Investments that enter into a country are very meaningful to help development and
economic growth. Investment can be utilized by the government to improve infrastructure and
advance the standard of living of the Indonesian population. As ordinary people we can contribute
to the development of the country. The government prepares several strategies for ease of
investment in Indonesia, including:
• Facilitate the licensing process. Make use of internet technology with a fast licensing process

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• Optimizing tax allowances and tax holidays more quickly.
• Free up VAT (Value Added Tax) for the import of certain transportation equipment.
• Providing lower deposit interest taxes for exporters
• Full support from the regional government.
5. Boost the value of exports
In 2016, according to the Ministry of Trade, Indonesia's export rate decreased by 6.6% per
year. Currently the Indonesian government has special attention to five industrial sectors as export
orientations, including: oil and gas mining industry, agribusiness and fisheries, labor-intensive
industries, tourism and creative industries, and Indonesia's leading industries. To increase the value
of exports the government targets to expand the export market. Some things that can be done
include:
• Expand the export market to Africa, South America, Iraq, Bangladesh and India.
• Expanding to non-traditional markets.
• Product diversification, for example halal products, wood products.
• Providing incentives to MSME entrepreneurs. For example tax and promotion costs.
• Increase collaboration between regional and central government.
Cooperation between nations in the field of trade helped increase Indonesia's exports. For
example, market expansion through a Free Trade Agreement (FTA). In 2017 Indonesia has
established international trade cooperation with several countries, such as the European Union,
Australia, Japan, Pakistan, Iran and Chile.
6. Repairing infrastructure
The government continues to improve overall infrastructure development from Sumatra to
Papua. Poor infrastructure certainly affects the attractiveness of investment in Indonesia. Foreign
investors are certainly worried that investment in Indonesia will not run smoothly. Possible
obstacles such as high transportation costs, frequent power outages, are the government's
homework in providing adequate infrastructure for all parties.
Infrastructure improvement aims to cut logistical costs that are still very high. High logistics
costs will hamper the stretching of the economy in remote areas. The population that is followed
by the form of an archipelagic state is certainly a challenge for the government in infrastructure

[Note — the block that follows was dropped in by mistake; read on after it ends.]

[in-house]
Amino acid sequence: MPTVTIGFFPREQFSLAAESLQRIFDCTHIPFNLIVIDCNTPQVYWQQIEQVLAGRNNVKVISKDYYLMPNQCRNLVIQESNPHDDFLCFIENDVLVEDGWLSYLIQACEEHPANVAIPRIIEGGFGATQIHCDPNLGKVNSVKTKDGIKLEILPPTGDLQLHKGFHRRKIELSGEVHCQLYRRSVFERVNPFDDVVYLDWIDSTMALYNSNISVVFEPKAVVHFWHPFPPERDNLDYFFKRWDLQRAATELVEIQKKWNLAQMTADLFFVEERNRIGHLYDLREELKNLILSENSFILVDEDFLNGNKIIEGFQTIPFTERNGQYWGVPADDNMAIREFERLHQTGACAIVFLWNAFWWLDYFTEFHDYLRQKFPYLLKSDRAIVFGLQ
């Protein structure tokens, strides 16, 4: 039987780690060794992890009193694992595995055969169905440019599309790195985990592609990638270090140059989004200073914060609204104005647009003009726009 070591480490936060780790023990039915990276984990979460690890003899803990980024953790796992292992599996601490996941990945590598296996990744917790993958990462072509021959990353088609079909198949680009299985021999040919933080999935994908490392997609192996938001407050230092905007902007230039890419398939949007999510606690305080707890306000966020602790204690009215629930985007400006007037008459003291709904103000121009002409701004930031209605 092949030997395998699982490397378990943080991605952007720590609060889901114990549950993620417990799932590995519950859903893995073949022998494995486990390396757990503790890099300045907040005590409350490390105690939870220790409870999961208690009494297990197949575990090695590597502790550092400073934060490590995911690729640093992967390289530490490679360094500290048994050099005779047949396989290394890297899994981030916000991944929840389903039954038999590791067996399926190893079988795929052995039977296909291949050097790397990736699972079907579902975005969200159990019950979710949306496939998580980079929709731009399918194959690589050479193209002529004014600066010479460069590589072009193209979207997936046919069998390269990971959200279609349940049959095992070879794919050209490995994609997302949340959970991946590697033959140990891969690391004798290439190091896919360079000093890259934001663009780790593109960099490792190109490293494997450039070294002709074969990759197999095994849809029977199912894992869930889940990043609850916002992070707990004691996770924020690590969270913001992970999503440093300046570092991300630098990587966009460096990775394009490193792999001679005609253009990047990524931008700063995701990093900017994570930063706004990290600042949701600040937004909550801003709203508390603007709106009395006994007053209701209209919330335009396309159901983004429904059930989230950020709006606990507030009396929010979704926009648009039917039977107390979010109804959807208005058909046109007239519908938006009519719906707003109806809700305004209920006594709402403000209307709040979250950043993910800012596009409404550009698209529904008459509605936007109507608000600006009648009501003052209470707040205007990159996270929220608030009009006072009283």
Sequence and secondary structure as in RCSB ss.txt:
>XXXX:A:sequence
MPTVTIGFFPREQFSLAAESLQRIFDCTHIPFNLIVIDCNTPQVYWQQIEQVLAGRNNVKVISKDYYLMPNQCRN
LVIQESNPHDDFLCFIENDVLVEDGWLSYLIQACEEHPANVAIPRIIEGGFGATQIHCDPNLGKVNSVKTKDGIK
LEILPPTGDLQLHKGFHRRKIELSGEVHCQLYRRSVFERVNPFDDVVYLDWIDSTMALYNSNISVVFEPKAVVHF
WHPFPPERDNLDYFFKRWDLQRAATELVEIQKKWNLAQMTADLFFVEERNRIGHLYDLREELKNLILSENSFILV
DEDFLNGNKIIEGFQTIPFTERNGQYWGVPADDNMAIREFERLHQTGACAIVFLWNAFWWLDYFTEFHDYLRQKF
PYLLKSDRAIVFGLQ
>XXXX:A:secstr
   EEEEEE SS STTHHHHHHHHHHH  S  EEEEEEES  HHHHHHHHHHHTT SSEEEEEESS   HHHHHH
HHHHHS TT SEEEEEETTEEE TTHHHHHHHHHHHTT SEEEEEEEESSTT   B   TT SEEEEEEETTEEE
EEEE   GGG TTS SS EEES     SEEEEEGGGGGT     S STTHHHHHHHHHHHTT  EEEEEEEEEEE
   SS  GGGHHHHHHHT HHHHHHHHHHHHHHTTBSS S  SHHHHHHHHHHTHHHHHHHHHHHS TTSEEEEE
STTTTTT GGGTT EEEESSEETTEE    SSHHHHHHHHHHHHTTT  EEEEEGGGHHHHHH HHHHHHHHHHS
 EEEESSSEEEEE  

development. So far, infrastructure provision has been slow because of various obstacles, such as
poor coordination, which has hampered project implementation.

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CHAPTER IV
COVER
A. CONCLUSION
Unemployment or unemployment (English: unemployment) is the term for people who do
not work at all, are looking for work, work less than two days a week, or someone who is trying
to get a decent job. Unemployment is generally caused by the number of workforce or job seekers
is not proportional to the number of jobs that are able to absorb it. Unemployment is often a
problem in the economy, because with unemployment, people's productivity and income will
decrease so that it can cause poverty and other social problems. Job search (English: job search) is
the process of matching workers to suitable jobs.
In economics, inflation is a process of increasing prices in general and continuously related
to market mechanisms that can be caused by various factors, including, increased public
consumption, excess liquidity in the market which triggers consumption or even speculation to
include also due to the inability of distribution of goods. [1] In other words, inflation is also a
continuous process of decreasing the value of a currency. Inflation is the process of an event, not
the price level. That is, the price level that is considered high is not necessarily indicative of
inflation. Inflation is an indicator to see the rate of change, and is considered to occur if the process
of price increases takes place continuously and influences each other. The term inflation is also
used to mean an increase in the money supply which is sometimes seen as the cause of rising
prices. There are many ways to measure inflation, the two most commonly used are the CPI and
GDP Deflator.
Economic growth is the process of continuously changing a country's economic condition
towards a better condition for a certain period. Economic growth can also be interpreted as a
process of increasing the production capacity of an economy which is realized in the form of an
increase in national income. The existence of economic growth is an indication of the success of
economic development in people's lives. Economic growth shows the growth in the production of
goods and services in the area of the economy within a certain time interval. The higher the level
of economic growth, the faster the process of increasing regional output so that the prospects for
regional development are getting better. Knowing the sources of economic growth can determine
the priority development sector. According to Todaro and Smith (2004) there are three main factors
or components that influence economic growth, namely capital accumulation (capital
accumulation), population growth (grawth in population), and technological progress
(technological progress).

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BIBLIOGRAPHY

https://id.wikipedia.org/wiki/Peng unemployment
https://id.wikipedia.org/wiki/Inflasi
https://id.wikipedia.org/wiki/Pertangunan_ekonomi